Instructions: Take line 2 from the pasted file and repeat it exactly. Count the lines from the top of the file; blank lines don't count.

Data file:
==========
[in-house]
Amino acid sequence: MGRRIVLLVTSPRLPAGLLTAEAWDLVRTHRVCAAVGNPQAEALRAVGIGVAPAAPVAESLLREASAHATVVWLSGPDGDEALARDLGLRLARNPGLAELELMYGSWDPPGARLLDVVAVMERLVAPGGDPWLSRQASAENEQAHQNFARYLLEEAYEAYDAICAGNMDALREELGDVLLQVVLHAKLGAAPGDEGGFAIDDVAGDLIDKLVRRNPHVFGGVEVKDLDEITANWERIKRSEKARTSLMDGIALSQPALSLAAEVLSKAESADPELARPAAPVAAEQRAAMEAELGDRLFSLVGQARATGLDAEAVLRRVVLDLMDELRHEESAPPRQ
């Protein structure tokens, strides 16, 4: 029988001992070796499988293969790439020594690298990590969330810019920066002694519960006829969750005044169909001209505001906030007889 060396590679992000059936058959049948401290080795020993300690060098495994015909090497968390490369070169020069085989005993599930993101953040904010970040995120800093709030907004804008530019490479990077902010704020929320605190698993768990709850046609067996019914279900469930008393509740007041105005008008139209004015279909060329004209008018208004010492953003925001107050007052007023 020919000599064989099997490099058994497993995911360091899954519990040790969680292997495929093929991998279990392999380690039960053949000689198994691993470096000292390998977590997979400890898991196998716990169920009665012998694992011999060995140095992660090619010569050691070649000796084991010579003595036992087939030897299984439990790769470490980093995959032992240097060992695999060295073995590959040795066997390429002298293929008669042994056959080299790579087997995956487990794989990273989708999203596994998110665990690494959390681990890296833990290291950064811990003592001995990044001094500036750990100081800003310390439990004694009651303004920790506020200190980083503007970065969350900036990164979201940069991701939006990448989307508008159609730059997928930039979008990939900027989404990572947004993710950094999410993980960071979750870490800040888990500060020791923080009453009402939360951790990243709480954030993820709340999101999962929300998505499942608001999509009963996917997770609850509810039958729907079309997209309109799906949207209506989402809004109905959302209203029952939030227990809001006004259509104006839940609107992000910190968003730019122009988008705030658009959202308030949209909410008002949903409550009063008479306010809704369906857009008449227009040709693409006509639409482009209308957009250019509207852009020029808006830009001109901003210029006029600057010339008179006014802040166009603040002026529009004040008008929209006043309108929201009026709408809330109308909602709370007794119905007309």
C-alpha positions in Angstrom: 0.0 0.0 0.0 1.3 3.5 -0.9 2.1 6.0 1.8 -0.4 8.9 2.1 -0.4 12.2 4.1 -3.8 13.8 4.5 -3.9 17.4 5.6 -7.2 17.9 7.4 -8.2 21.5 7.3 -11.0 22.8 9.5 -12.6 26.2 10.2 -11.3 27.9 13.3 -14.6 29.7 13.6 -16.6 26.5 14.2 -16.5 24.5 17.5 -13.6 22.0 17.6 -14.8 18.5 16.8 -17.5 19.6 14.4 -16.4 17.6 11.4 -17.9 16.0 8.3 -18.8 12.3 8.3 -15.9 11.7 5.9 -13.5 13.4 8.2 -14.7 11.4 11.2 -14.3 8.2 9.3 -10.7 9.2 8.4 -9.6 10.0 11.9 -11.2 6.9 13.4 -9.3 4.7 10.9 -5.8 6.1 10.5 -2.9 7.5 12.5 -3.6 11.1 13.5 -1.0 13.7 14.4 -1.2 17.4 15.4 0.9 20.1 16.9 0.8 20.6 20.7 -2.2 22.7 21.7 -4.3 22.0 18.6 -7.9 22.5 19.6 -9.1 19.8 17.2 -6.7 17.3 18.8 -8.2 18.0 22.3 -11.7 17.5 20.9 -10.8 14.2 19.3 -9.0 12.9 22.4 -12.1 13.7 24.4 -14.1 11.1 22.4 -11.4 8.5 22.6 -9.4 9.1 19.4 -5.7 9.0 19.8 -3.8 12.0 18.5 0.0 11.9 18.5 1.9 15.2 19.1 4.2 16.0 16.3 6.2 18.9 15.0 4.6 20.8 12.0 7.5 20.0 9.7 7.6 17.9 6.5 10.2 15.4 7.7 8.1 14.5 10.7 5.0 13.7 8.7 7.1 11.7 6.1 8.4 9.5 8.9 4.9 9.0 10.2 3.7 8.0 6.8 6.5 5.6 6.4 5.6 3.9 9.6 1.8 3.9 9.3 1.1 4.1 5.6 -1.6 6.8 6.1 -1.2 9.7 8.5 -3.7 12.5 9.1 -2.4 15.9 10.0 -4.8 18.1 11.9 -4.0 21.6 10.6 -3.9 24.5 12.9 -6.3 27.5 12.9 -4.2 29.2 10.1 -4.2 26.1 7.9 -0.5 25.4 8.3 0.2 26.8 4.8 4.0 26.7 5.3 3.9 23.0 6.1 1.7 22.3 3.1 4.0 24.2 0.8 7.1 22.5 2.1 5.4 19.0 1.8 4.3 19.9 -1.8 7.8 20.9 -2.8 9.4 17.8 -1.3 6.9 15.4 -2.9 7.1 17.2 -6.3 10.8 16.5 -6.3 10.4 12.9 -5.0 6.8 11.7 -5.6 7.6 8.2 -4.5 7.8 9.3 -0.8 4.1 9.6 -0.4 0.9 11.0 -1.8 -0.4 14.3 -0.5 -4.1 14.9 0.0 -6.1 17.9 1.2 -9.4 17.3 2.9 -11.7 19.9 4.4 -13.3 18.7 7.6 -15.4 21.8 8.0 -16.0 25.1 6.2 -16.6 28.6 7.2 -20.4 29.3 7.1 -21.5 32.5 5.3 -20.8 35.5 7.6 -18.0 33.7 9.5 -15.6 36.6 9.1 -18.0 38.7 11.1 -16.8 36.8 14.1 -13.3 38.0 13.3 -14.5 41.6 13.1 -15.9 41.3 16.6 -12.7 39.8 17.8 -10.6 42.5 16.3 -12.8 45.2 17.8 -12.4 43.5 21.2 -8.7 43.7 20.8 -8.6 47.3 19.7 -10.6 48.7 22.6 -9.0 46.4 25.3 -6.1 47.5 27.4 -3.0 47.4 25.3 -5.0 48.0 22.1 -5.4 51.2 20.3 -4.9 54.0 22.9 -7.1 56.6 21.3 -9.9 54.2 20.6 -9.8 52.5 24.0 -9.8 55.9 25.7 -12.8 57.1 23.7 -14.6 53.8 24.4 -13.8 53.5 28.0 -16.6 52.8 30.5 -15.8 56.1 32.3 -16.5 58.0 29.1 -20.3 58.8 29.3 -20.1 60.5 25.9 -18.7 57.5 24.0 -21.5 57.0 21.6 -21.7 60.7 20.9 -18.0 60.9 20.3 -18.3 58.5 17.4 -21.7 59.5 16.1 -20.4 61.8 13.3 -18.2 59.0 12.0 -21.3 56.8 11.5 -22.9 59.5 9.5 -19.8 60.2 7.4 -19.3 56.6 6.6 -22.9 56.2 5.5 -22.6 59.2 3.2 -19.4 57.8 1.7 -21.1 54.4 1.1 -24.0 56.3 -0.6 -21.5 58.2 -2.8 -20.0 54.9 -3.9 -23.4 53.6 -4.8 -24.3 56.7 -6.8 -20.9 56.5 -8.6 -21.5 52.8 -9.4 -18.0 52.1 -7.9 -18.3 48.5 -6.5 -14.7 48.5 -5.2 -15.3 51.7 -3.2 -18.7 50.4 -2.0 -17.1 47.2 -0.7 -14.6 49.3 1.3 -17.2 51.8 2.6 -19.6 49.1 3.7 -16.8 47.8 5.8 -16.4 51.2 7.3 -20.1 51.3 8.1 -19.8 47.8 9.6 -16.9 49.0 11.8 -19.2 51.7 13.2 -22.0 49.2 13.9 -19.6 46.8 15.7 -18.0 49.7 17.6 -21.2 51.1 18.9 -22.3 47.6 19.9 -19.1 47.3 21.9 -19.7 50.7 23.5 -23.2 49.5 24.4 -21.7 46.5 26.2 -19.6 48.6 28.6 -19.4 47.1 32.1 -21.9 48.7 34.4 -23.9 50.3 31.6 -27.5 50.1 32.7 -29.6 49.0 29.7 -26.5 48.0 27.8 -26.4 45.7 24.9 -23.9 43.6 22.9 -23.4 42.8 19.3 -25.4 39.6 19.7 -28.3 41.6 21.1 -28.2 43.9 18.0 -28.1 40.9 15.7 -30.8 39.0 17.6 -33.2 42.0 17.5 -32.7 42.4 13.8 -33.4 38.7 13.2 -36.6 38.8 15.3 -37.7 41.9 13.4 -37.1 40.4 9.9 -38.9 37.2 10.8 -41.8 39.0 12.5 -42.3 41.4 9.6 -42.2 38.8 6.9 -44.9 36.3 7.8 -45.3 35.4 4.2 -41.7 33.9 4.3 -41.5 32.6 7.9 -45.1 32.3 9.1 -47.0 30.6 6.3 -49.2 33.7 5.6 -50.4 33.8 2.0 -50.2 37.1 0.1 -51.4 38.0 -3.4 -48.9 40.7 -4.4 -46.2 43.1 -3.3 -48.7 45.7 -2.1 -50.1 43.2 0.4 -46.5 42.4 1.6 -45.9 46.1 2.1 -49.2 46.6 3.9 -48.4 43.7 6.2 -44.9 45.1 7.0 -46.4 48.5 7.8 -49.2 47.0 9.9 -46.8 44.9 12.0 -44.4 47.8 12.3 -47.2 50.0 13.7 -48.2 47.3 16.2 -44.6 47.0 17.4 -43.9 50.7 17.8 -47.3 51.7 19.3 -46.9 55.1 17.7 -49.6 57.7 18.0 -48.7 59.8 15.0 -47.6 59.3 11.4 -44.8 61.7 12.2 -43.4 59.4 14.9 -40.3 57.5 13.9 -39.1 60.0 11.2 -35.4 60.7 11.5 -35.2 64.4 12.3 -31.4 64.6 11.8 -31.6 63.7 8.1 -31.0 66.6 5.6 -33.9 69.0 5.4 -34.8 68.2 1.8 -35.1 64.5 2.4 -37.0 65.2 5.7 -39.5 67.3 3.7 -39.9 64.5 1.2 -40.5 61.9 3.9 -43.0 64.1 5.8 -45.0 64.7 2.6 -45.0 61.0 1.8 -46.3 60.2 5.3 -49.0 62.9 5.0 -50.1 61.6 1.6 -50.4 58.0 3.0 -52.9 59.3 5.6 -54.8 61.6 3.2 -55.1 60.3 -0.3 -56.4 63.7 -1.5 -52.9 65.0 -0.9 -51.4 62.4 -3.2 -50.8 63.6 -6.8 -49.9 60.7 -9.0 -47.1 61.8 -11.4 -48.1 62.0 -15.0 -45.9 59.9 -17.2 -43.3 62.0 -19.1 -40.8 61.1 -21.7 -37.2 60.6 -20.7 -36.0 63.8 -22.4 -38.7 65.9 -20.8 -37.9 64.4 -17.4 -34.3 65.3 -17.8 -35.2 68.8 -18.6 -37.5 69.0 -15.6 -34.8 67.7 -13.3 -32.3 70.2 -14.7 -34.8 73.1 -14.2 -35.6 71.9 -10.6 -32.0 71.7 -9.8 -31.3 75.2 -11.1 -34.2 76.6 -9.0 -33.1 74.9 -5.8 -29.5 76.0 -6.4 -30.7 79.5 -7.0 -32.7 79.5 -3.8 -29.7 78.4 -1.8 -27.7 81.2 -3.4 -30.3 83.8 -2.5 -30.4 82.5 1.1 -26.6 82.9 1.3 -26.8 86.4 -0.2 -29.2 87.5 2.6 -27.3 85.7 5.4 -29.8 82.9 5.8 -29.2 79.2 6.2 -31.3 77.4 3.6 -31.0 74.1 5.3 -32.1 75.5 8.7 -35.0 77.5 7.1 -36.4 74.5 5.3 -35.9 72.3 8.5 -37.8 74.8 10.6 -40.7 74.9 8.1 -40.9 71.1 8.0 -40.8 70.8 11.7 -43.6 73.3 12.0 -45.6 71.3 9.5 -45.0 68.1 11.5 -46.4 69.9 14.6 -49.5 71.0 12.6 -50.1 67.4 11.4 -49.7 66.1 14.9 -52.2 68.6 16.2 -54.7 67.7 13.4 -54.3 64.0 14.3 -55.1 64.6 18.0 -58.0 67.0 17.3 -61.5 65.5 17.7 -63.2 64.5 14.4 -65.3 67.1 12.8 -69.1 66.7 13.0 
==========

Amino acid sequence: MGRRIVLLVTSPRLPAGLLTAEAWDLVRTHRVCAAVGNPQAEALRAVGIGVAPAAPVAESLLREASAHATVVWLSGPDGDEALARDLGLRLARNPGLAELELMYGSWDPPGARLLDVVAVMERLVAPGGDPWLSRQASAENEQAHQNFARYLLEEAYEAYDAICAGNMDALREELGDVLLQVVLHAKLGAAPGDEGGFAIDDVAGDLIDKLVRRNPHVFGGVEVKDLDEITANWERIKRSEKARTSLMDGIALSQPALSLAAEVLSKAESADPELARPAAPVAAEQRAAMEAELGDRLFSLVGQARATGLDAEAVLRRVVLDLMDELRHEESAPPRQ